Ladies and Gentlemen—start your hockey-mobiles! Now that the season’s underway, the No.1 concern shared by parents all across the country is figuring out what’s best for your hockey player. And the best way to do that, says Steve Malley, director of coaches at the Bowie Hockey Club in Bowie, MD, is to get involved.
“The parent who drops their kid off at practice and goes for coffee,” says Malley, “is committing a serious error. Parents must be involved. As a coach, I want the parents to be part of the team. I don’t want to create an us-versus-them situation.”
Malley has played both high school and college hockey, and has been coaching since 1987. The Bowie Hockey club, which has been around for the past 22 years, includes 500 players and fields 12 travel teams. As the parent of a hockey player, Malley also knows what it’s like on the other side of the fence. To find the right mix for all concerned—the skater, the parents and the club—he has several suggestions for both
Parents and coaches
The first step is finding the right hockey club. While in some parts of the country there is a limited choice, the basic premises still apply. The first thing to do is to find out about the coaches. Ask if they are USA Hockey certified and, if so, how recently. Ideally, you want a club that encourages their coaches to continue expanding their skills, something which participating in USA Hockey coaching clinics helps them do very well.
Philosophy is major
Then get to know a couple of the club’s Board members and find out where they and the club stand philosophically. Is competition their main concern, or recreation? Is victory more important than participation? Do you agree? If not, either continue to look elsewhere, or see if there’s an area of compromise.
Once your skater is registered with a youth hockey club, Malley’s third—and most important—suggestion is to be an involved parent. That means helping out with the club’s activities, with your child’s team and, yes, interacting with the coaches.
“The worst thing you can do, is not tell the coach if you’re unhappy with how your skater was played,” he says. “But don’t do so immediately after a devastating loss. You don’t want to hit him when he’s down!” Wait until before the next practice, and then—as in all cases—approach the coach in a considerate, non-threatening way.
For example, Malley says, “I had a mom behind the glass who came and asked me, ‘Coach, is my son sick?’ When I replied in the negative, she asked ‘Then why isn’t he playing?’ That was a very effective message to me and it made me re-think just how I was playing her son.”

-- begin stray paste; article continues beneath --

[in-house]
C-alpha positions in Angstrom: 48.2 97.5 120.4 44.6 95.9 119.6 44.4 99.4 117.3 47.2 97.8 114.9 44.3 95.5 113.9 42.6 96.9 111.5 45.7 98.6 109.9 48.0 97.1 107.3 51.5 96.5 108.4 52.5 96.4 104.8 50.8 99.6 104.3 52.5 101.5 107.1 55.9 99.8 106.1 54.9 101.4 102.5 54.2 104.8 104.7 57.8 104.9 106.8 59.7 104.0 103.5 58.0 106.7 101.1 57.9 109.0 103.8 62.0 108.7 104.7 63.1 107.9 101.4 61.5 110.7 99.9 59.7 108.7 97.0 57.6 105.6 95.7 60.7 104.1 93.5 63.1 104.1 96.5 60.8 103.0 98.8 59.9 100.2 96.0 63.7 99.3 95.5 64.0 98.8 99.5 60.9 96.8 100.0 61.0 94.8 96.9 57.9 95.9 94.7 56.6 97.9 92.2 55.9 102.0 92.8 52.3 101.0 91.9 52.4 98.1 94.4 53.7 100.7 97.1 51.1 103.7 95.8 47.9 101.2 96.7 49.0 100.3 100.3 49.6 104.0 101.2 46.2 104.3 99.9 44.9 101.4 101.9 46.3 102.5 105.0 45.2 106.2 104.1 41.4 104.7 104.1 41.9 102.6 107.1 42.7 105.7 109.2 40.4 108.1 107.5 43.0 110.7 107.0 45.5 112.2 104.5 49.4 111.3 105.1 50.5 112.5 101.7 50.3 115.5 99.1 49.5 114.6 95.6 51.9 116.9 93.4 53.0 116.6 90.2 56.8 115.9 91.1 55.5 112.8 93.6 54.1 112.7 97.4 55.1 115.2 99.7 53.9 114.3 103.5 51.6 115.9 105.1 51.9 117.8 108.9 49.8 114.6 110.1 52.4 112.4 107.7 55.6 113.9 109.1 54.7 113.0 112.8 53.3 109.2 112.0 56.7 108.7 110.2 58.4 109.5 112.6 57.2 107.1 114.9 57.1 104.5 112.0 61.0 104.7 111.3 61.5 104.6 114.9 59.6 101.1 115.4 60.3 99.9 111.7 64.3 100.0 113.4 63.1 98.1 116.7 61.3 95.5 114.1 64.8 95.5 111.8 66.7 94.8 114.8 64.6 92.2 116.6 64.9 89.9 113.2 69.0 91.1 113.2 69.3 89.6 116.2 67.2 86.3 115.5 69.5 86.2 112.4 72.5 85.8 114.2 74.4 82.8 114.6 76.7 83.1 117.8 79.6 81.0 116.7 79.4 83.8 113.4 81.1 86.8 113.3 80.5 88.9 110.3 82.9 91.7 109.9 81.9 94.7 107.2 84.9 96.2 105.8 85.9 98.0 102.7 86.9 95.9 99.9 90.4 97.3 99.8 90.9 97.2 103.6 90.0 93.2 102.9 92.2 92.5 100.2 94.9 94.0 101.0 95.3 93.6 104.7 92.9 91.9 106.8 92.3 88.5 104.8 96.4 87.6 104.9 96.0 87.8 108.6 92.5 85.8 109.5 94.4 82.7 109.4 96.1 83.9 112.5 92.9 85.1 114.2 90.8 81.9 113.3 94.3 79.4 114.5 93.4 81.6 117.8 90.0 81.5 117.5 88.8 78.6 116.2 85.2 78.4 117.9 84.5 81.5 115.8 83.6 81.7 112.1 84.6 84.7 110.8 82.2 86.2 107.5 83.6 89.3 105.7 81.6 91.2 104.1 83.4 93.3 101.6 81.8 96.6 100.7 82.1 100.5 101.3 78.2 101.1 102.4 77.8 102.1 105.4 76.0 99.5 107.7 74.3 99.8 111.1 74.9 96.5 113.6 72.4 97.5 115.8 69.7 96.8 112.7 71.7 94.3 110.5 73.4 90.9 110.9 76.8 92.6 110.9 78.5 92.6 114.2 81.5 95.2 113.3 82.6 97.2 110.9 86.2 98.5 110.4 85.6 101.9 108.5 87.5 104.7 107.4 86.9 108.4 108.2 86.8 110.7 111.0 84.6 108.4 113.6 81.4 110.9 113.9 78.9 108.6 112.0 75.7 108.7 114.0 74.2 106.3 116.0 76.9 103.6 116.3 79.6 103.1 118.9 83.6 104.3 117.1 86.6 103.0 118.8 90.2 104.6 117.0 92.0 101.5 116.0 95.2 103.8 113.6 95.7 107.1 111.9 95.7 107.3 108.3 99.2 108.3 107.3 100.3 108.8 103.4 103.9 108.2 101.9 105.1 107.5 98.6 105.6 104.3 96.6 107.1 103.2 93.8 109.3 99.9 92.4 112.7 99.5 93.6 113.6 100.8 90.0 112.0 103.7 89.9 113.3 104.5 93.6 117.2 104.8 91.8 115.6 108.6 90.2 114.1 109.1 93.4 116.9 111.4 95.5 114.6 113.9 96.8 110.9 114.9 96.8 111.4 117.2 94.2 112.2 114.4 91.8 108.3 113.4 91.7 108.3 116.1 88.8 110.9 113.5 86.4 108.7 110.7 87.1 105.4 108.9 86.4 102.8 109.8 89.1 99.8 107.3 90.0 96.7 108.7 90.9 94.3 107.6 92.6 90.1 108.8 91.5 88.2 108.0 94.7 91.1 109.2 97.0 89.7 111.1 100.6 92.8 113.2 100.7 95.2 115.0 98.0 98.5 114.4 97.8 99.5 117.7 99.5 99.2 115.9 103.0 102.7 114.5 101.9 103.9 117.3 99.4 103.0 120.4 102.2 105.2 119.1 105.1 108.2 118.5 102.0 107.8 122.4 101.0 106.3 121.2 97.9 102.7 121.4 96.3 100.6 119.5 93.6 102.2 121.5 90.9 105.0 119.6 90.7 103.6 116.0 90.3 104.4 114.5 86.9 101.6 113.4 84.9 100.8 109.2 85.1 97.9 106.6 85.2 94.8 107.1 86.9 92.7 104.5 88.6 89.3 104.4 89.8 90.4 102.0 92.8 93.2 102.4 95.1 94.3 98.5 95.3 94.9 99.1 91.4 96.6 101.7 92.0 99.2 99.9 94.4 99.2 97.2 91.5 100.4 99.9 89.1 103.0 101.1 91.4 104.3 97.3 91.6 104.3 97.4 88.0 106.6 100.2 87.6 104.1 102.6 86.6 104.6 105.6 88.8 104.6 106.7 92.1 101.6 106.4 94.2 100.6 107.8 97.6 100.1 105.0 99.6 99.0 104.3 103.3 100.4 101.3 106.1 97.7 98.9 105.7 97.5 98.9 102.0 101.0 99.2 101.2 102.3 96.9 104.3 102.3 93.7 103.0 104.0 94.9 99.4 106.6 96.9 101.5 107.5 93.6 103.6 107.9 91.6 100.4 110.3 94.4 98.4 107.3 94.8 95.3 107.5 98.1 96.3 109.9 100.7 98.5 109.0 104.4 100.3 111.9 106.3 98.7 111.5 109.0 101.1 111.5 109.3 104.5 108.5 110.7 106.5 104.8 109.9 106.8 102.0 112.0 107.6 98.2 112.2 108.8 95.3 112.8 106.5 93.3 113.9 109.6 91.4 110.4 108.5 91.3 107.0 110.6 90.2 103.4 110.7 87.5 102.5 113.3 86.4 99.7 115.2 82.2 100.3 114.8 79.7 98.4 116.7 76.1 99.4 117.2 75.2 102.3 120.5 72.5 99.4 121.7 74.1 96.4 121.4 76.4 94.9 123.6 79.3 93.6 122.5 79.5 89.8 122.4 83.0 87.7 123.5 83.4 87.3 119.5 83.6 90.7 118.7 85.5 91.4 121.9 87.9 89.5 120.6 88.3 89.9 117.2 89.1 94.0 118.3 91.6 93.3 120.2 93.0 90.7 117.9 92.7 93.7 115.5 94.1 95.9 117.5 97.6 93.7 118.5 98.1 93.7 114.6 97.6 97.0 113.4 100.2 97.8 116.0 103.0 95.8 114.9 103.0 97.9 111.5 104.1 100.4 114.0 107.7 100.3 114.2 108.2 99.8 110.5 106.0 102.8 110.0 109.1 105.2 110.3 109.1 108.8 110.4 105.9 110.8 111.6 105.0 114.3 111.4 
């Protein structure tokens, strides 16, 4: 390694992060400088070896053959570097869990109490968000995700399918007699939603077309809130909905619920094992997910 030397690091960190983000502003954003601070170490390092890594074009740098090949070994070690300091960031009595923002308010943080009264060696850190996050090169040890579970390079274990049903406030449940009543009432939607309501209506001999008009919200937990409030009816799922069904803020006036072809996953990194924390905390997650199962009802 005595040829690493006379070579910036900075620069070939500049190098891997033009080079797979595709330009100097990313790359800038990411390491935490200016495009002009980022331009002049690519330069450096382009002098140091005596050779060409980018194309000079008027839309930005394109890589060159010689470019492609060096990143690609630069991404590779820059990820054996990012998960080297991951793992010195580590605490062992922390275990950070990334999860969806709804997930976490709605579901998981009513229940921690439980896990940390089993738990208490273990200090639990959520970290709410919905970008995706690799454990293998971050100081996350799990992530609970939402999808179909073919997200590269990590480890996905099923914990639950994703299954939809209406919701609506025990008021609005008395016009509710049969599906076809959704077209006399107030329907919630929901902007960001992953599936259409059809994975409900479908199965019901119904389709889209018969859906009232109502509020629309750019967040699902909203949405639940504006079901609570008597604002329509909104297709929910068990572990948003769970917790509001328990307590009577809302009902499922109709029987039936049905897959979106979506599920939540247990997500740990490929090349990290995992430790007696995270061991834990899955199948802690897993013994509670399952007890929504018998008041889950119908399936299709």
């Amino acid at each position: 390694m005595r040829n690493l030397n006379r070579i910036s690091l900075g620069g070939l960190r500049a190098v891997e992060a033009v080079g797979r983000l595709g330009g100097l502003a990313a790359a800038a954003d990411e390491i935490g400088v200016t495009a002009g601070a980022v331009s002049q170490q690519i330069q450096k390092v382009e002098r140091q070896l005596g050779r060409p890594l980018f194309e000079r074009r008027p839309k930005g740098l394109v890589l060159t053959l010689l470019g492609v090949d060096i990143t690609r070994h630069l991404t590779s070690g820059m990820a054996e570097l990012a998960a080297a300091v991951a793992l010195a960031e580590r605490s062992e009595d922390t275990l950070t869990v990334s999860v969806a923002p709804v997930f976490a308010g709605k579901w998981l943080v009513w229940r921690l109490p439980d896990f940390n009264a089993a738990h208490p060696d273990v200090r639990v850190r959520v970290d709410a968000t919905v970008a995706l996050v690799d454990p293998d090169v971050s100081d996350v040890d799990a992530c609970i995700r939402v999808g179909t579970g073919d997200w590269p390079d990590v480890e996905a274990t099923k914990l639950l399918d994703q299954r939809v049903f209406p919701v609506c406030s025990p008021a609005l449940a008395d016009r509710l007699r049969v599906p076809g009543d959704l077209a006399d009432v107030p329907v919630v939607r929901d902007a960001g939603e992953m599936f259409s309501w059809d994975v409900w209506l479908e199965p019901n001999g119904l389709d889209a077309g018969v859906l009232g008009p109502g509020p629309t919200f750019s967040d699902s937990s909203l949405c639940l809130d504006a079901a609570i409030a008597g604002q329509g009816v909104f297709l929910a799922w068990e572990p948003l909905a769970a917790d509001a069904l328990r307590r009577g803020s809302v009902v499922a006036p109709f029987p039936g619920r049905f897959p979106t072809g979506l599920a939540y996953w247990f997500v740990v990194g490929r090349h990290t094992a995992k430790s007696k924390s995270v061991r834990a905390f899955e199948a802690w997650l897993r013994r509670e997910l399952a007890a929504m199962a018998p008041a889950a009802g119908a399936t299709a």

Many typical parent-coach problems can be headed off before trouble starts if the coach lays the groundwork. “Anything you can put in writing,” says Malley, “the better. And at the very least, do it verbally.” Coaches need to state ahead of time how they are planning to play the kids, whether at their discretion based on ability, or by giving equal ice time to the “B” players. Players and parents alike also need to know what the consequences are for missing practices, mouthing-off, or getting penalties. The more information the parents have, the better they will understand what the coach is trying to do, and the more they will support his and the team’s efforts.
Coaches must help, too
Because parents may be afraid to confront coaches due to possible retaliation against their child, it is extremely important that the coach make himself accessible to the parents. “Coaches need to reiterate that offer,” says Malley, “by holding once-a-month meetings with the parents.” This gives the coach a double opportunity—first to hear parents’ concerns, and then to dispel any rumors he may have heard through the grapevine or address any problems he sees before they reach a critical stage.
This is also where the team manager can play a crucial role. He or she should be the ultimate “listener” and liaison between parents and coach. For example, if the coach’s son or daughter is getting more ice time than other kids, bring it up first to the team manager. Malley admits that “any coach with a kid on the team needs to work hard at parity, and may need to be reminded on where, how long, and when to play their own child.”
Also, maybe your player would like to try a different position. If the team is winning 10-2, then the players should be allowed to skate anywhere they wish, especially in the Mite through Pee Wee divisions. Encourage the coach to experiment. Position switching can sometimes still work at the Bantam age, but by Midget level the players have usually found their niche.
With coach-parent relations—just as it is on the ice—communication is always the key. The rules need to be understood, concerns need to be heard in a non-confrontational arena, and the team needs to have parents, players, and coaches all pulling together. Most important, Malley encourages everyone to keep it all in perspective. “The main goal,” he reminds us, “is to have fun.”
Bettina Prochnow Young is a hockey player with the PCHA on a coed team and has two sons in hockey. She is a columnist for a newspaper in Livermore, CA.